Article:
Asbestos Virtual Day of Action: Support Veterans and Ban Asbestos

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The Asbestos Disease Awareness Organization (ADAO) — the largest national nonprofit organization dedicated to preventing asbestos exposure — is hosting the inaugural Virtual Day of Action on March 23, 2023, across major social media platforms, including Facebook, Instagram, TikTok, Twitter, and LinkedIn.

The day will feature stories, educational posts, and more to show the truth about asbestos and advocate for legislation to officially ban the toxic substance.

Since its founding in 2004, ADAO has been committed to raising awareness of the dangers of asbestos, advocating for asbestos ban legislation, and protecting the victims of asbestos-related illnesses.

Unfortunately, asbestos is still used in the United States, and thousands of innocent people are continually put at risk every day. Because of the mineral’s long latency periods, many people may not even know they were exposed and at risk of developing serious asbestos-related illnesses such as asbestosis, lung cancer, and mesothelioma.

“For too long, asbestos-product manufacturers hid the dangers of asbestos from millions,” says Linda Reinstein, president of the ADAO and champion of the asbestos ban legislation. “That is why this Virtual Day of Action is so important — we will shed light on the truth.”

How You Can Help

Send a letter to Congress and ask for the Alan Reinstein Ban Asbestos Now (ARBAN) Act to be reintroduced.

Send a Letter to Help Ban Asbestos

Veterans Exposed to Asbestos at Alarming Rates

Between the 1930s and late 1980s, asbestos was used so heavily because of its unique insulating, heat-proofing, and long-lasting properties.

Veterans were put at even higher risks of asbestos exposure. In fact, 1 in 3 mesothelioma diagnoses each year impact a U.S. Armed Forces veteran.

During this time, virtually every piece of military equipment was built with asbestos-containing products. Some people were at higher risk than others based on their station and work assignments.

The Navy used more asbestos-based products than any other military branch. As a result, U.S. Navy veterans represent the largest group of service members diagnosed with mesothelioma.

Military occupations that worked with asbestos nearly every day included:

  • Aircraft and vehicle mechanics
  • Boiler operators
  • Carpenters
  • Construction workers
  • Demolition specialists
  • Enginemen
  • Floor and roof installers
  • Heating system workers
  • Hull technicians
  • Insulation workers
  • Machinist mates
  • Pipefitters
  • Plumbers
  • Shipfitters
  • Shipyard workers
  • Welders

However, even service members who did not hold a high-risk job may have been exposed to asbestos through secondhand exposure or by inhaling fibers lingering in the air.

After selflessly serving their country for years or even decades, veterans may still be fighting against the long-term effects of asbestos.

How You Can Help

Send a letter to Congress and ask for the Alan Reinstein Ban Asbestos Now (ARBAN) Act to be reintroduced.

Send a Letter to Help Ban Asbestos

Show Your Support on the ADAO Virtual Day of Action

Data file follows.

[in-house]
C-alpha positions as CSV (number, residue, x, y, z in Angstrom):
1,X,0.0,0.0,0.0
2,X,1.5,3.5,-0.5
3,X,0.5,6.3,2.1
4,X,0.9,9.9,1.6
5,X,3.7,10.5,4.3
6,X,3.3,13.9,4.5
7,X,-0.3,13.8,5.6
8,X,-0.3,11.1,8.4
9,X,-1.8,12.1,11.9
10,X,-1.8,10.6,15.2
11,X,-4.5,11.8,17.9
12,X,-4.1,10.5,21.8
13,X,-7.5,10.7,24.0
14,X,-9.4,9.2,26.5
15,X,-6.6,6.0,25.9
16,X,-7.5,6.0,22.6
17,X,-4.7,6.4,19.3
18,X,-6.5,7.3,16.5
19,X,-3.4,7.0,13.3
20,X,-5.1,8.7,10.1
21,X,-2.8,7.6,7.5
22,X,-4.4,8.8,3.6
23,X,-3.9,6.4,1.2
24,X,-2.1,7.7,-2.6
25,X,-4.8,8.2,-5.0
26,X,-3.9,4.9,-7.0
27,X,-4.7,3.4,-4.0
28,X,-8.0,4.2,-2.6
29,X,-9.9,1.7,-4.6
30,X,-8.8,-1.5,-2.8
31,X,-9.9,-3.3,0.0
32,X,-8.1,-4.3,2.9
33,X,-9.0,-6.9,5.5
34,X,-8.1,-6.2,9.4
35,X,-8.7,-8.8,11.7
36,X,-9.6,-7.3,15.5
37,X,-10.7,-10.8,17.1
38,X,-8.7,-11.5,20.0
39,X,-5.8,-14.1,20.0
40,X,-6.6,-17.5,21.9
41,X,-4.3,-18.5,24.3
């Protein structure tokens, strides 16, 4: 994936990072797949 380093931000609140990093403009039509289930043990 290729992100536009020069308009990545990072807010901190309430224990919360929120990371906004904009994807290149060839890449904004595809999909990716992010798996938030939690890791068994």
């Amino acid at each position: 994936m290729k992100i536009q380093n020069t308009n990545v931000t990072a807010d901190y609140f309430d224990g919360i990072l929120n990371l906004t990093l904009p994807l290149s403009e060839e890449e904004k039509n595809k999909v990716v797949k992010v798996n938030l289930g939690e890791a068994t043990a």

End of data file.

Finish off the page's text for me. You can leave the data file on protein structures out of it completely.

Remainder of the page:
While this Asbestos Virtual Day of Action is the first of its kind, it follows decades of the ADAO supporting veterans through their fight against asbestos-related illnesses.

The ADAO was the driving force behind the Alan Reinstein Ban Asbestos Now Act of 2022 (ARBAN), named after Linda’s late husband, who passed away of mesothelioma in 2006.

The bill, which has bipartisan support, is the most comprehensive ban-asbestos bill introduced in Congress in the past 30 years. Gathering further support for the bill is one of the main focuses of this year’s Virtual Day of Action.

The organization’s work is gaining more and more traction. On March 16, 2023, the EPA proposed a ban on chrysotile asbestos, which is the most commonly used type of asbestos.

“The EPA proposal to ban new uses of chrysotile asbestos, while a step toward the right direction, is still not a complete ban of asbestos,” says Linda Reinstein. “We must keep going forward to protect thousands of innocent people. That is why all of us at ADAO will continue pushing for a complete ban on the carcinogen and supporting those most in need.”

You can join the efforts this Virtual Day of Action by:

  • Posting on social media with the #BanAsbestos tag
  • Reposting ADAO educational posts about the dangers of asbestos on social media
  • Sharing personal stories of how asbestos has impacted you and your family either on social media or with the ADAO
  • Signing the petition to ban asbestos
  • Urging family and loved ones to avoid asbestos or undergo routine screening if they were exposed
  • Writing letters to Congressmembers urging them to support the ARBAN bill

The online conversation on March 23 is just the beginning. The campaign seeks to unite people in prioritizing the health and safety of communities and protecting loved ones from deadly asbestos exposure.

We at the Mesothelioma Veterans Center join these efforts today and strive to support veterans suffering from asbestos-related diseases.

Veterans Support Team
Mesothelioma Veterans Center PhotoWritten by:

Veterans Support Team

The Mesothelioma Veterans Center editorial team consists of experienced veterans, family members and medical professionals.